Farm Ireland

Monday 21 January 2019

Farmers told to 'stand back' from forced disposals as 150,000 acres of farmland faces distressed sale

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Margaret Donnelly

Margaret Donnelly

The IFA is calling on farmers to 'stand back' from forced sales of farmland, as it estimates that at least 150,000 acres of farmland is under threat from forced sales.

Martin Stapleton, IFA Farm Business Chairman, has said that at least 2,500-3,000 farmers whose farmers may be in 'danger' and are facing vulture funds selling their farms to settle debts.

"It is not true that farmers are not willing to engage, we find it's the vulture funds who are not engaging." IFA, he said, is opposed to any forced sale of farms by vulture funds where the farmer is willing to implement a credible solution.

The key people, he said, in this are potential buyers and we are saying "don't get involved with a vulture fund for the sake of quick is simply not right to force through a sale where there is an alternative on the table".

IFA President Joe Healy said "the faceless funds which ave no understanding of farming are hellbent on destroying families while feeding on the carcass of the family farm.

"Farm families should be given the time to repay their debts over a longer term to keep the farm intact."

For a farmers view read: 'I know I will be standing up to the vulture funds' - The farmer with a 69-year career is determined to fight back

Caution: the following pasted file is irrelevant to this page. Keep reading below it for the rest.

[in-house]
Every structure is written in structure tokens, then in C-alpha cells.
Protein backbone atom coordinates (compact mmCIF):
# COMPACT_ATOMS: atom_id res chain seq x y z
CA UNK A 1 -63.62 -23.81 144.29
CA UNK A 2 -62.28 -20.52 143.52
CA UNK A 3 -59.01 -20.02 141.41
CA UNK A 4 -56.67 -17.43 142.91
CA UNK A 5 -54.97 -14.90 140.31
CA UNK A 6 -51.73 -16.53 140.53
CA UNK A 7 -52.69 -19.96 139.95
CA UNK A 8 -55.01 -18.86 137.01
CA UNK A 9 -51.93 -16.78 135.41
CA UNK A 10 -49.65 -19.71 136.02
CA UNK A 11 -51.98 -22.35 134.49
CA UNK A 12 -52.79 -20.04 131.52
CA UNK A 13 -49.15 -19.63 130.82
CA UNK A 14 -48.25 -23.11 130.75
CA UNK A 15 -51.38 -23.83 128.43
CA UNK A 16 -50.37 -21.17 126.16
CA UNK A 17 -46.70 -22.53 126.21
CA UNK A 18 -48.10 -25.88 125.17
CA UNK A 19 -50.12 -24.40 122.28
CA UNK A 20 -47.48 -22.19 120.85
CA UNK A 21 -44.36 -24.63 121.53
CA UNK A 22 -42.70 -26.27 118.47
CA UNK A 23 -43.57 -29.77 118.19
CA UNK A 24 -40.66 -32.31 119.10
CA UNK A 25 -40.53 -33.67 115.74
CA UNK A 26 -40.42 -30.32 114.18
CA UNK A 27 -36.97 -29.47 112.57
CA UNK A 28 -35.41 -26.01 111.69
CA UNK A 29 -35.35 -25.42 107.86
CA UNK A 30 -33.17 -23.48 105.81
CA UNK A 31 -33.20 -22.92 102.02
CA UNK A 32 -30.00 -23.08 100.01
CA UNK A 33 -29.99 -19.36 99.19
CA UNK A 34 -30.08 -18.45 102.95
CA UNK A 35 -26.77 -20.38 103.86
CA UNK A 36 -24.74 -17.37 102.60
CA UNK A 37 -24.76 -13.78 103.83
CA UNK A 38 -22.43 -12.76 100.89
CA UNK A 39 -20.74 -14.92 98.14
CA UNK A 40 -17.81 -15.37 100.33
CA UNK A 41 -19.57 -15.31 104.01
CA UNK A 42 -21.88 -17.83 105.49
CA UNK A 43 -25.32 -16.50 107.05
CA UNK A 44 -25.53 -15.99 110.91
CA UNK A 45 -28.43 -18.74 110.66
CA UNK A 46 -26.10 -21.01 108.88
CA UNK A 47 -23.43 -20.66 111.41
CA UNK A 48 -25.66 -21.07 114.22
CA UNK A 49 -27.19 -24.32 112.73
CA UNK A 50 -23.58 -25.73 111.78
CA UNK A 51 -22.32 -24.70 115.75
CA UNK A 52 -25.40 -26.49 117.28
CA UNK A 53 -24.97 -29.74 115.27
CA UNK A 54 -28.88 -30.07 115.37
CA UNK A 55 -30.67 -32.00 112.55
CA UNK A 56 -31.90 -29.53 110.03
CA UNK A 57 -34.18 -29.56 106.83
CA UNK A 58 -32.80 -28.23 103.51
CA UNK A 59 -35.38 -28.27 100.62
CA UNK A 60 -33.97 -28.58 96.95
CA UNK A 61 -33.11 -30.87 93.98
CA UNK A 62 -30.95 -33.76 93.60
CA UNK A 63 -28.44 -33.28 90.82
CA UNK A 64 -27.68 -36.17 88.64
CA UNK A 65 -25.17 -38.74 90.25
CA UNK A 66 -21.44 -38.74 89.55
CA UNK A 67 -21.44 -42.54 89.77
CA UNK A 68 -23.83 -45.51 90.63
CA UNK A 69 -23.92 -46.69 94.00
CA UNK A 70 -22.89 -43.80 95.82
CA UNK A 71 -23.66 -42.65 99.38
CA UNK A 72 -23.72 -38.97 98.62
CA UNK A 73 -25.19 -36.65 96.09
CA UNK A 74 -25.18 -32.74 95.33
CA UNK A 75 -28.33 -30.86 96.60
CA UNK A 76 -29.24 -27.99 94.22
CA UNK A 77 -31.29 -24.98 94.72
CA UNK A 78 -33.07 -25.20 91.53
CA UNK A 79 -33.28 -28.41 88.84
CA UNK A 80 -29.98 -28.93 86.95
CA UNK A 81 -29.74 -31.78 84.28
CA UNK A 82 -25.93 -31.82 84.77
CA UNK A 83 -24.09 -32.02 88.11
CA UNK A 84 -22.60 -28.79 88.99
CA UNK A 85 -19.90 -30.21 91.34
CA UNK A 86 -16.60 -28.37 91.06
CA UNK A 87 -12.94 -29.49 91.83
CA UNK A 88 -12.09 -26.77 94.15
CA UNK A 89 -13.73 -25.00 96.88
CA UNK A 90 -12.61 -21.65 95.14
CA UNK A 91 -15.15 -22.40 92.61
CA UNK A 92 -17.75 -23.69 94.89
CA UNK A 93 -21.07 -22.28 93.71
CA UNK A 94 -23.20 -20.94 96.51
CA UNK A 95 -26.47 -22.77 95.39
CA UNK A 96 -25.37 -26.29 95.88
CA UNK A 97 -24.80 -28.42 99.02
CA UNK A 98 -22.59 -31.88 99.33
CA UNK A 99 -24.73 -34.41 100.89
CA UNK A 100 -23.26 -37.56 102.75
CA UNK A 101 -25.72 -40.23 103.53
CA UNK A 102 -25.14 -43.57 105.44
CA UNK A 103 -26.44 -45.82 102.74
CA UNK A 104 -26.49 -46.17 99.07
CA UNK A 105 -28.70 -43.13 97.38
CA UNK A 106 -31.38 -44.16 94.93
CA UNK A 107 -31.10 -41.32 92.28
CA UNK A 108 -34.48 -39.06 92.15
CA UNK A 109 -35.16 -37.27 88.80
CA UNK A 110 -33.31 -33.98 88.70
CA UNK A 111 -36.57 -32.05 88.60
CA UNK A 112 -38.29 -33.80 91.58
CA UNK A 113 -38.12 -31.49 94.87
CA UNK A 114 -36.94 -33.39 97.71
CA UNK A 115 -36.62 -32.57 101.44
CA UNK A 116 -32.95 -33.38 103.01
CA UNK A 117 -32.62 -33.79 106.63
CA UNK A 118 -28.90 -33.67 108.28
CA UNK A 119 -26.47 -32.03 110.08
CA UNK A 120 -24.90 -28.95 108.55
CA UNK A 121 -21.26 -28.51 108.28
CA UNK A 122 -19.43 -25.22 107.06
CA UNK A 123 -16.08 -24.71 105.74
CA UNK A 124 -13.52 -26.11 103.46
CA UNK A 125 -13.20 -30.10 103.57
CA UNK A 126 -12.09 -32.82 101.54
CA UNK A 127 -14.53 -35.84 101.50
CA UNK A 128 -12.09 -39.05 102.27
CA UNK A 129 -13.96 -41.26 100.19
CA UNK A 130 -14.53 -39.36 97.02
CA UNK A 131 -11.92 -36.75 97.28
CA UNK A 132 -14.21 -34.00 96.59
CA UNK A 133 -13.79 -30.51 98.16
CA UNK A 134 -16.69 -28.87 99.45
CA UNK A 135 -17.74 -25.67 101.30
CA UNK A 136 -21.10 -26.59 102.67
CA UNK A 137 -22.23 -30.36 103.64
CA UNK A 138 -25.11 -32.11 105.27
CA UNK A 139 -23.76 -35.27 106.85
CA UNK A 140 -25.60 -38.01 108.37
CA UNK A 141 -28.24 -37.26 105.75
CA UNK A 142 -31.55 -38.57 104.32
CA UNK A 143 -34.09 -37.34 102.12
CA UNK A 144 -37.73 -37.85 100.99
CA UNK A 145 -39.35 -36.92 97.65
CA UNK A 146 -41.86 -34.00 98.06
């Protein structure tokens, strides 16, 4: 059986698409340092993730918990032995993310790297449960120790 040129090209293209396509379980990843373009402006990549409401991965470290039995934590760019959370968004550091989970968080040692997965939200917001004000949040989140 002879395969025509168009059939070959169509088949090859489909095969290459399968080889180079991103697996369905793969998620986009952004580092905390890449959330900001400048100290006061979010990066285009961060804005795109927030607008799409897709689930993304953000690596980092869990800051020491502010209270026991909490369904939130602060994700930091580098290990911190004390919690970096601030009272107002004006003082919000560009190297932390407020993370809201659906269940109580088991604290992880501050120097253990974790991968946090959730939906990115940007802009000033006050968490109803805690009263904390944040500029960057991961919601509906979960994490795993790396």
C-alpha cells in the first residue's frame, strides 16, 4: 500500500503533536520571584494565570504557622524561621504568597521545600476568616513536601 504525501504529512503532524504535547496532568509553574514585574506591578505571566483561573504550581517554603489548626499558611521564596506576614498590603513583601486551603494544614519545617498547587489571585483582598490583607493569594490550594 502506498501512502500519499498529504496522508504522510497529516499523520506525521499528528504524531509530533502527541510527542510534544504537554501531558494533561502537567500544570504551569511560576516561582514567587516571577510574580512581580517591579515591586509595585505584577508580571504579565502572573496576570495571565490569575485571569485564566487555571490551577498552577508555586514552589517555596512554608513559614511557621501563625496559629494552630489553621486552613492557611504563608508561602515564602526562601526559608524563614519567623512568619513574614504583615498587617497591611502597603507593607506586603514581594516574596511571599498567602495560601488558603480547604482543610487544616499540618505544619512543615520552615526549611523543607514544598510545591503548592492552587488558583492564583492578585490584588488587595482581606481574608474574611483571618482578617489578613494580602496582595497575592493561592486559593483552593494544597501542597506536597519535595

Loans that are barely in the category of being called 'distressed' are being sold with other loans to make the overall package more attractive, Martin Stapleton said.

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He also said that it is 'wrong' to have unregistered entities buying loans from reputable banks and that farmers are entitled to have the same security and options as other sectors.

"The Ulster Bank loan sales to Promontoria/Cerberus has created an enormous problem, both because of the number of cases and the increasing level of aggression with which they are dealing with our farmers. Link Asset Services, which is managing the loans on behalf of Promontoria, has simply refused point blank to engage with us."

In many cases the level of default or arrears is quite small and our experience is that farm loans is very attractive to vulture funds as the level of security is very strong and we think farm debt is being used as a carrot to help make loan packages more attractive, he said.

"We want farmers whose loans are sold to vulture funds are given the time and opportunity to pay off these loans."

The pillar banks are reluctant to sell, but the vulture funds have no such qualms, he said.

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